Crocs at Work?

We don't allow flip-flops at work. What do you think about banning crocs too? We work in an office environment.


  • 12 Comments sorted by Votes Date Added
  • Depends on the type of office environment.  If you have a professional attire required office environment then I would say that yes crocks should be banned.  In that case I would specify that appropriate professional attire is required, including dress shoes.  That also means that sandals, deck shoes, etc. would be banned as well.  I have been this route before and it is difficult, because then you get questions like what about open toe high heels or backless heels (that some people call dress shoes and some call sandals). 
  • Flip flops expose the toes and entire foot, have a thin sole, and are extremely casual. 

    Think if you ban Crocs, which have a closed top (well with the Swiss-chees holes), you might have to ban all types of sandals (Birkies, Teva, etc.).

     Actually, I am just trying to justify keeping Crocs in the workplace because I LOVE mine--so comfortable!


  • I think the wearing of Crocs goes with the wearing of shorts and other casual summer fare.  It depends on what type of industry and office setting you are in.  If you are in a more formal environment, employees can wear Crocs to and from work and change into more appropriate footwear in the office.

    Also, I don't think Crocs or any casual shoe, such as sneakers, flip flops, or casual sandals, should be worn to meetings with clients, etc. 

  • Hey, I'd rather drop a stapler on my Croc-d foot than when wearing my flip flops--ha!

    We don't allow open toed shoes on our shop floor or in the warehouse for safety reasons, so we put in our dress code policy that they aren't allowed in the company.  Nobody has worn Crocs to work--yet.

  • I think it depends on the office, some are very casual, some strictly business, and many in the middle of casual and strictly business.  What is the reason that you would like to ban crocs?  Flip flops must be banned for a reason, does the same reason hold true for crocs?  If I were you I would look at the dress code policy and see if banning crocs fits into the policy guidelines.
  • I heard that crocs have been banned at some hospitals because they generate static electricity that interferes with the equipment used.  If that's true I think a lot of health care professionals may have to leave their crocs at home.
  • I am beginning to think that crocs should be banned everywhere except the garden (or on a boat).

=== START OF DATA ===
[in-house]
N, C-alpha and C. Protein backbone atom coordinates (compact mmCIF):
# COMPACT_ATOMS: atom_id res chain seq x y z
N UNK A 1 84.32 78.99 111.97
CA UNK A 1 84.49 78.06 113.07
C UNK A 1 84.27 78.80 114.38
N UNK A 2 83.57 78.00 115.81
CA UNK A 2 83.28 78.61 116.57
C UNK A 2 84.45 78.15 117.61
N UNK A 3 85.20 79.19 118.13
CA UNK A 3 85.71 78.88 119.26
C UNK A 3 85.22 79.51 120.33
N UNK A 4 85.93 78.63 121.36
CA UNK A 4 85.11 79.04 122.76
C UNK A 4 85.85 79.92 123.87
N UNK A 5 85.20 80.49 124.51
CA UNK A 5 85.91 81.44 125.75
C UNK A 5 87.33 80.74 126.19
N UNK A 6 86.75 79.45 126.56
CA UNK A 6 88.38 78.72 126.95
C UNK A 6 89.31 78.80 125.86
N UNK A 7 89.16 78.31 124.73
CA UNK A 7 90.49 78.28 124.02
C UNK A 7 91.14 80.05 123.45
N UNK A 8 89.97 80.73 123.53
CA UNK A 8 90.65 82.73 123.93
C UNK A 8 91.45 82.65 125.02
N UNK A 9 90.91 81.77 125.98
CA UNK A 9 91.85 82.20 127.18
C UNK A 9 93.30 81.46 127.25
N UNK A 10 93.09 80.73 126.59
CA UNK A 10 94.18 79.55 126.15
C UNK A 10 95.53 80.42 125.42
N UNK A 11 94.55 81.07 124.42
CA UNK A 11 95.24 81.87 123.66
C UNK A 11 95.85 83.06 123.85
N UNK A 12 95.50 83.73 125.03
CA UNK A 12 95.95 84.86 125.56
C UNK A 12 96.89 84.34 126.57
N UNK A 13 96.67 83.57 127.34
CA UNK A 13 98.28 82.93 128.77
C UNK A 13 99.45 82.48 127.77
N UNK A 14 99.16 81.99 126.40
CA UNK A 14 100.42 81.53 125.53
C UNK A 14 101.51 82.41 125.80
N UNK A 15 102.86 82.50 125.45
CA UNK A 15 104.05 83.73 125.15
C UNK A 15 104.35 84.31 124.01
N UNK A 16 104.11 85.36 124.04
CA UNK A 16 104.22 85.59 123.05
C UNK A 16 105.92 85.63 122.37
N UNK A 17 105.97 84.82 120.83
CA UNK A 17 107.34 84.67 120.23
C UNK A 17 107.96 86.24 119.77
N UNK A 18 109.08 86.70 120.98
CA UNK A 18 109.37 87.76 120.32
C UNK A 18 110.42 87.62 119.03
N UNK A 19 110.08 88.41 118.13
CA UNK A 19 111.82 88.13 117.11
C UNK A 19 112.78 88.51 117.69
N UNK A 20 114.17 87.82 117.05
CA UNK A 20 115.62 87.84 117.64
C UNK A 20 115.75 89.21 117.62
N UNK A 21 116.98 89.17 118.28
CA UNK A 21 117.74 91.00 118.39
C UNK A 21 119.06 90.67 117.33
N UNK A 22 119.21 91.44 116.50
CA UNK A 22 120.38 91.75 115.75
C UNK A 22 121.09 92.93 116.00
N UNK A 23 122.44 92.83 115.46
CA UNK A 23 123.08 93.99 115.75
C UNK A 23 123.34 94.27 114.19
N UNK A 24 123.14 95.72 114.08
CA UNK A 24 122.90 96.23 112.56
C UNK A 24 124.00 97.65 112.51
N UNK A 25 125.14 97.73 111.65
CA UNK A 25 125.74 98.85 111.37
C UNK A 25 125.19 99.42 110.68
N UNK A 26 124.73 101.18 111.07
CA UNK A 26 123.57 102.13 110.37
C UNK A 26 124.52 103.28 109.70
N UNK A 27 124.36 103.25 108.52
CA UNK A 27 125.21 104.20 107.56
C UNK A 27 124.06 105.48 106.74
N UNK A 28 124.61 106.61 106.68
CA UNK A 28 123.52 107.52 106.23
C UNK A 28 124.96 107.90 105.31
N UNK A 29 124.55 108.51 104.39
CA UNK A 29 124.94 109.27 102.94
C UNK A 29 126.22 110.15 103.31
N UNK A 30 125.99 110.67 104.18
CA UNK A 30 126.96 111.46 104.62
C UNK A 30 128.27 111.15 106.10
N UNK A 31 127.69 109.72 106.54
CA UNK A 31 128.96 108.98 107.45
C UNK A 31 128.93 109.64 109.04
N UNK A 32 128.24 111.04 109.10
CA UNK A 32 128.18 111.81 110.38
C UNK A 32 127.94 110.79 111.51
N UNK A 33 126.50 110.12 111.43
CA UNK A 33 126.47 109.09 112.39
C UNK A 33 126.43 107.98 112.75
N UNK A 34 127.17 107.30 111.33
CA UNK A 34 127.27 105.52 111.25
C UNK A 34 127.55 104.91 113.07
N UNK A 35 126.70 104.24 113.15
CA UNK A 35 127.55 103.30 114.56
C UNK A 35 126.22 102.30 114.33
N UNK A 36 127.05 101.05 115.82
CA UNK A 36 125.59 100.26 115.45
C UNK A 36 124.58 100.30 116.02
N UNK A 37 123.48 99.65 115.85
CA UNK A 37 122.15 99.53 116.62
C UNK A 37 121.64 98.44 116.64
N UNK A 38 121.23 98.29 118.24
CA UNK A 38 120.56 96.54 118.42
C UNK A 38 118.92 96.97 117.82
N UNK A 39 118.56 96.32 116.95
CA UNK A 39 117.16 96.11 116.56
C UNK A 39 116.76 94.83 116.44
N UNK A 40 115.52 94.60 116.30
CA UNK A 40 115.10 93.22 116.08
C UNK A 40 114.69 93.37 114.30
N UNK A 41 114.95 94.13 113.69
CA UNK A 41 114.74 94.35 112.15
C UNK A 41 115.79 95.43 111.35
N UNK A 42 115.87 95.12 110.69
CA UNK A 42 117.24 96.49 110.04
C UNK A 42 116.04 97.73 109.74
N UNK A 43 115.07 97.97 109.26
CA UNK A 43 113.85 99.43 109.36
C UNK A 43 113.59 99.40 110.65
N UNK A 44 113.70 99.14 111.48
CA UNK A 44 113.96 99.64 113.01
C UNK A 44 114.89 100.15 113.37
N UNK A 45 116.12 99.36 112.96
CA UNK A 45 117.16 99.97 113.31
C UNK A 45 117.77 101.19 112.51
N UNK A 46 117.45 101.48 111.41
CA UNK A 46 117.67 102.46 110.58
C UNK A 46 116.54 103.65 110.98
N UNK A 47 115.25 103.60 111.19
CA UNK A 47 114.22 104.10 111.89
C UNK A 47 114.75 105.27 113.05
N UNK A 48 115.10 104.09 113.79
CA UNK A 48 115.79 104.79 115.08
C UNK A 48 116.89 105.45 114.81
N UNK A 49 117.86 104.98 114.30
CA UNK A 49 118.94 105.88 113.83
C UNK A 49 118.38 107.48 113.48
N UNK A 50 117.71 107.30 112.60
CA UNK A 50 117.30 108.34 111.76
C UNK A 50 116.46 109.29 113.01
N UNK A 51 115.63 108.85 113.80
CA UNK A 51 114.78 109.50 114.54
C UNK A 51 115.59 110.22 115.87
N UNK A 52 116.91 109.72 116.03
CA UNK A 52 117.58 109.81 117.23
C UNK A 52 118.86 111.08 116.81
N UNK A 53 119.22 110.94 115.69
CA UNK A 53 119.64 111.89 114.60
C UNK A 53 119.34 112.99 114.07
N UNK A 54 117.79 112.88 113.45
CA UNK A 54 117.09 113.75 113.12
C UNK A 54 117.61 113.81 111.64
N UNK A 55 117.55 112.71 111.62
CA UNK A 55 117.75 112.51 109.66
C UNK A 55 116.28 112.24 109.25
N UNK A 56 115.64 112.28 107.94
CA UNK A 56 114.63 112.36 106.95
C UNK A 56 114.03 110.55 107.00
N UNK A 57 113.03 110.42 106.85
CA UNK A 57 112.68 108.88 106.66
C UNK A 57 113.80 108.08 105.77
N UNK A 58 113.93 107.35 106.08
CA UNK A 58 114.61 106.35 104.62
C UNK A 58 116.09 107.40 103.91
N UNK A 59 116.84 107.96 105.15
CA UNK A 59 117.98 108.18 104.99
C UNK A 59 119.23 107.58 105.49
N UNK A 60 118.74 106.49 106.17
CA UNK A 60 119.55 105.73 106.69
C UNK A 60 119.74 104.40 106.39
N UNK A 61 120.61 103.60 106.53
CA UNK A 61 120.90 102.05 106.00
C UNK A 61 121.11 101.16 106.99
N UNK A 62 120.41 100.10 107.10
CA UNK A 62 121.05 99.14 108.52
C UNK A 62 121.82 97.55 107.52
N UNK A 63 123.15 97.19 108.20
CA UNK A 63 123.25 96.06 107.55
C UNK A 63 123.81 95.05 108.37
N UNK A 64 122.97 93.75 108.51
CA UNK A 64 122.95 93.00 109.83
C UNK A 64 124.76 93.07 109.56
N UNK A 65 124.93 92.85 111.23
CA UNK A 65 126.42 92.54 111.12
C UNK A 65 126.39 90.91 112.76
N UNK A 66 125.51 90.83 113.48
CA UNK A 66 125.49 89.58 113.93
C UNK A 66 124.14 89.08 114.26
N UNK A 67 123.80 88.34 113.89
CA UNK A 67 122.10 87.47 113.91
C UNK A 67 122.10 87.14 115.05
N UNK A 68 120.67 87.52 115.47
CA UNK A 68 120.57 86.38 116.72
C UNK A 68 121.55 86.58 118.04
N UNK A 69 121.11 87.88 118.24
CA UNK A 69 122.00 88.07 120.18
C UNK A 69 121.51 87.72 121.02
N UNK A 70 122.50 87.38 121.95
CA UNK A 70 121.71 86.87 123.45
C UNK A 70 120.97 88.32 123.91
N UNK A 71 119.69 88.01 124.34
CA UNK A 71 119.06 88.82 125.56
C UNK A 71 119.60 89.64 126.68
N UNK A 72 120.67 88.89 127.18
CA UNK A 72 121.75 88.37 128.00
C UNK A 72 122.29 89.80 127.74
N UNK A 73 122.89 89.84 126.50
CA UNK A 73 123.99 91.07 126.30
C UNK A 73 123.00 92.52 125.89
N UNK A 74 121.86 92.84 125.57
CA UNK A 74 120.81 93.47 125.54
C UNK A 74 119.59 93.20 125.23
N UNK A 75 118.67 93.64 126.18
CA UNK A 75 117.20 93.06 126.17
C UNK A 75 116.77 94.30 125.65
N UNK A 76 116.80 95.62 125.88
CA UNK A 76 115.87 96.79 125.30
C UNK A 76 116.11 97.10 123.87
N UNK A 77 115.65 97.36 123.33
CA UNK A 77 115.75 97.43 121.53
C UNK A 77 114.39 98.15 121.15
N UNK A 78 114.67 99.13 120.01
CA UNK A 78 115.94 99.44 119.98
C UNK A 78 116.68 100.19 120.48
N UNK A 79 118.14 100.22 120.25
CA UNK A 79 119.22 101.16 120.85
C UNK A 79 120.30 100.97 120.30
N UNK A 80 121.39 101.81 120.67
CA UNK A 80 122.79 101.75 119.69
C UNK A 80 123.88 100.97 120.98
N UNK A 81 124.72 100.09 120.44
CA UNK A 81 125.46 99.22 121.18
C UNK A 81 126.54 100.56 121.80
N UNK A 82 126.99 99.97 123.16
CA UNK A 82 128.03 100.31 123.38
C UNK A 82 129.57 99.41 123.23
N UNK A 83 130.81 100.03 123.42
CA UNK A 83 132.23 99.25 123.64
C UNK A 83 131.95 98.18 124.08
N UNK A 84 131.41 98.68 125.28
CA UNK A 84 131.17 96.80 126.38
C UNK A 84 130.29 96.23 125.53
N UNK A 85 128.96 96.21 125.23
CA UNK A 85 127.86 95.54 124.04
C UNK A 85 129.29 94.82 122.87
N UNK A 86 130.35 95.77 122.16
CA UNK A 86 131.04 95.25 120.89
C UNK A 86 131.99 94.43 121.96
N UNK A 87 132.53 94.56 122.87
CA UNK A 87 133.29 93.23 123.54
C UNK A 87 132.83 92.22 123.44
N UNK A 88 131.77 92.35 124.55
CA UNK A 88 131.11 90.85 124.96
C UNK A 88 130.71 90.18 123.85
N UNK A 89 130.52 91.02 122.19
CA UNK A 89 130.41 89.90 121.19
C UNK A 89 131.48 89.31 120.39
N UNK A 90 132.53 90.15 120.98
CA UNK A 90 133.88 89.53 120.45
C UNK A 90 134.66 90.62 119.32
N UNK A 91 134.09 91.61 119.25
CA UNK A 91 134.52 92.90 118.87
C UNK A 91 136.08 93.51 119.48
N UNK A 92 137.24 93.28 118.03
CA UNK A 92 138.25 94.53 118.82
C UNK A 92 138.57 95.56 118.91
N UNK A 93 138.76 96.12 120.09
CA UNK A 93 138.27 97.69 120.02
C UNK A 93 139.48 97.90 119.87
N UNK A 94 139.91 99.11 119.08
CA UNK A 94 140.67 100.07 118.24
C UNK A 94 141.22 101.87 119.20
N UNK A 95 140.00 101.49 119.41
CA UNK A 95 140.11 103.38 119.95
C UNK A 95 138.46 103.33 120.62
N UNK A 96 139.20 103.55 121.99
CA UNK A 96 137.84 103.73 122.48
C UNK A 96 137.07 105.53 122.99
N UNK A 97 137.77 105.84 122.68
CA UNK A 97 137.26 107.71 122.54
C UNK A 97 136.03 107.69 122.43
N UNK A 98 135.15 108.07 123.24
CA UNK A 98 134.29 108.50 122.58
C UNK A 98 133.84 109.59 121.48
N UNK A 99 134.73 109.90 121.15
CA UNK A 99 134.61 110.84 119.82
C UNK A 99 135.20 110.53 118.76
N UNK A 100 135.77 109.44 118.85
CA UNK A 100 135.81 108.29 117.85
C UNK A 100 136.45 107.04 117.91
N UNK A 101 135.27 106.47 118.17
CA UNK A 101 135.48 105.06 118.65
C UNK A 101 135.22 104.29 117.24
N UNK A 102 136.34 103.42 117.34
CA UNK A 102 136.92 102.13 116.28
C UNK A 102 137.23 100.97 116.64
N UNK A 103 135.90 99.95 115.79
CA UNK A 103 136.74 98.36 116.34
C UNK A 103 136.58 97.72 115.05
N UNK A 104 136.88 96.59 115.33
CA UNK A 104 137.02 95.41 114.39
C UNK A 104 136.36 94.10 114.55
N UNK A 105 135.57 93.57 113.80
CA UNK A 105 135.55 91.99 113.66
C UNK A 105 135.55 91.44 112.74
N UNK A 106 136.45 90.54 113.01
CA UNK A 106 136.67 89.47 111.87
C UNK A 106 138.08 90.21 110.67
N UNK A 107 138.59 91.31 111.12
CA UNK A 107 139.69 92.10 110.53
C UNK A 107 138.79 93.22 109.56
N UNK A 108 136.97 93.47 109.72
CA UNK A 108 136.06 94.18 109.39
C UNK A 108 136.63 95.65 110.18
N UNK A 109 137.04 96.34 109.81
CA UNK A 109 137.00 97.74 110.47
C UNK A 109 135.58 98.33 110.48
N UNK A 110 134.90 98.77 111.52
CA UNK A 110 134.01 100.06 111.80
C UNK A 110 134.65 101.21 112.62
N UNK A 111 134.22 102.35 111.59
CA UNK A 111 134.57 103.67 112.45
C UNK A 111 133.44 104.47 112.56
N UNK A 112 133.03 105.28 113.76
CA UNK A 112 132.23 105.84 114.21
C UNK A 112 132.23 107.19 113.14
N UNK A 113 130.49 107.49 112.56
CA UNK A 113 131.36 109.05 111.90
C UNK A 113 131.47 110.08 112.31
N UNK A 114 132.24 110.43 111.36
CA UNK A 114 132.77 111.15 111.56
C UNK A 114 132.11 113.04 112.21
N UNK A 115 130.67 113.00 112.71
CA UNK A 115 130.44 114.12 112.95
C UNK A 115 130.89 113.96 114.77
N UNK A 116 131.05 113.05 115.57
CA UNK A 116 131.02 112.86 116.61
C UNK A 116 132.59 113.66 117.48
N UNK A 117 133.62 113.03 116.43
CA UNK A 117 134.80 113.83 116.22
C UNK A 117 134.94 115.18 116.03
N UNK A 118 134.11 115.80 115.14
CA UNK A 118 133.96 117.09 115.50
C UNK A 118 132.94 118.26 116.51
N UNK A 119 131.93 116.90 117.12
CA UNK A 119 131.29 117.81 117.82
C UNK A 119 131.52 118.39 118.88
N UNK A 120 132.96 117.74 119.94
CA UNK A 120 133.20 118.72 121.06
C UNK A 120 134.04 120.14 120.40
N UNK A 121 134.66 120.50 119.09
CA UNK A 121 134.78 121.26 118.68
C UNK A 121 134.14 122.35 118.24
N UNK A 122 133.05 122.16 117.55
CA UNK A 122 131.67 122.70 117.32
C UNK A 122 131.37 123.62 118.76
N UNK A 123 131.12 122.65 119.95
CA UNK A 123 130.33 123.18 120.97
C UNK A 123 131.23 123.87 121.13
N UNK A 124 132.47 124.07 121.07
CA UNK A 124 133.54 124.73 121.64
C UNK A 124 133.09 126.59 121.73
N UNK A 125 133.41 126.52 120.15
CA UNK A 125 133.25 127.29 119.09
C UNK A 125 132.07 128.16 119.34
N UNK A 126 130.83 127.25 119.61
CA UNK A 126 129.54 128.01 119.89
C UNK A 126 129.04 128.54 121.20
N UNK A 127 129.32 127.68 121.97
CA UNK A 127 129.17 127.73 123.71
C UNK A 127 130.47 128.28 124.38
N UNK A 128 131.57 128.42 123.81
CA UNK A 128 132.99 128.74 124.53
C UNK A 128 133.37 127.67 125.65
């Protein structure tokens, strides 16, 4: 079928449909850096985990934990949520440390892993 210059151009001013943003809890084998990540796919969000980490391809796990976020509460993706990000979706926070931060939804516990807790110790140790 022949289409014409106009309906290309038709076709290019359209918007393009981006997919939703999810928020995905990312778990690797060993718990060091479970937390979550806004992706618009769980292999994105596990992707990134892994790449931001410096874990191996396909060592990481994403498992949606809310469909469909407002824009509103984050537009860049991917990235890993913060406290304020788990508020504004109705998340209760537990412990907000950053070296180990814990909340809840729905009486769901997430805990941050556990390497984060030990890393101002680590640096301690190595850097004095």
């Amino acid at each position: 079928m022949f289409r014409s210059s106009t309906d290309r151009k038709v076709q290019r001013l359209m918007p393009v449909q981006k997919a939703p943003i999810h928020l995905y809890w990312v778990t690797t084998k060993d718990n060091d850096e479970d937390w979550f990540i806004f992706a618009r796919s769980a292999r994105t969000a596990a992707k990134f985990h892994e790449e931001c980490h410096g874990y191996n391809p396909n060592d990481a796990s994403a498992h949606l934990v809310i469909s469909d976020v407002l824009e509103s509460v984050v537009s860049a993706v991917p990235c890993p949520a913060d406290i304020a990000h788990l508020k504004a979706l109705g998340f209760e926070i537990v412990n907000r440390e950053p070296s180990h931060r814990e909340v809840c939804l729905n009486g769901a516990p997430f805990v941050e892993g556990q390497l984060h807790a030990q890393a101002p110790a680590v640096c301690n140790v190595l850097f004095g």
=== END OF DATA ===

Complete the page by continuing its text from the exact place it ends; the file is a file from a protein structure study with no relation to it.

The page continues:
• We do not allow flip-flops or open-toed shoes without nylons or some other covering.  There was an article about crocs in the paper today and the danger associated with them.  We will not allow them in an office environment because they are too informal, even for casual days.
  • I agree that it depends on the formality of the office. If people are expected to wear business attire, obviously Crocs don't fit. But I also agree that unless there's a good reason, you are opening a whole can of worms about exactly what kind of footwear is permissible.  If  it 's only one person wearing them, you might want to try just taking her aside and suggesting that her shoes are too informal for the workplace, even if your policy doesn't ban it.
  • As a Consultant, I see various dress code policies. Some policies are very specific as to what you can wear, including shoes. I was HR Director for a large company for 20 years and the biggest problem I had with dress code policies was the enforcement of the policy. I think that the size of company and the corporate culture affect your policies and procedures at your workplace.

    Crocs at work? I feel that high heeled shoes/platform shoes may be more "dangerous" than Crocs in the workplace.  I personally own "Crocs" and they are easy to walk in and do not feel any danger associated with wearing them.

  • Why do you want to ban them?

    Do you think they look too casual?

    What is the amount of time one is on their feet?

    What kind of office?

    Are there lots of clients coming in?

    Is it the causual look you object to?

    We ended up in one office putting a comittee together, they made dress code suggestions. Then Exec approved or rejected. It worked well.

  • Looks like Croc's rival, Skechers, is solving the problem with the holes by coming out with hole-less Croc ripoffs that they are selling as "Scrub Wear" for healthcare facilities.

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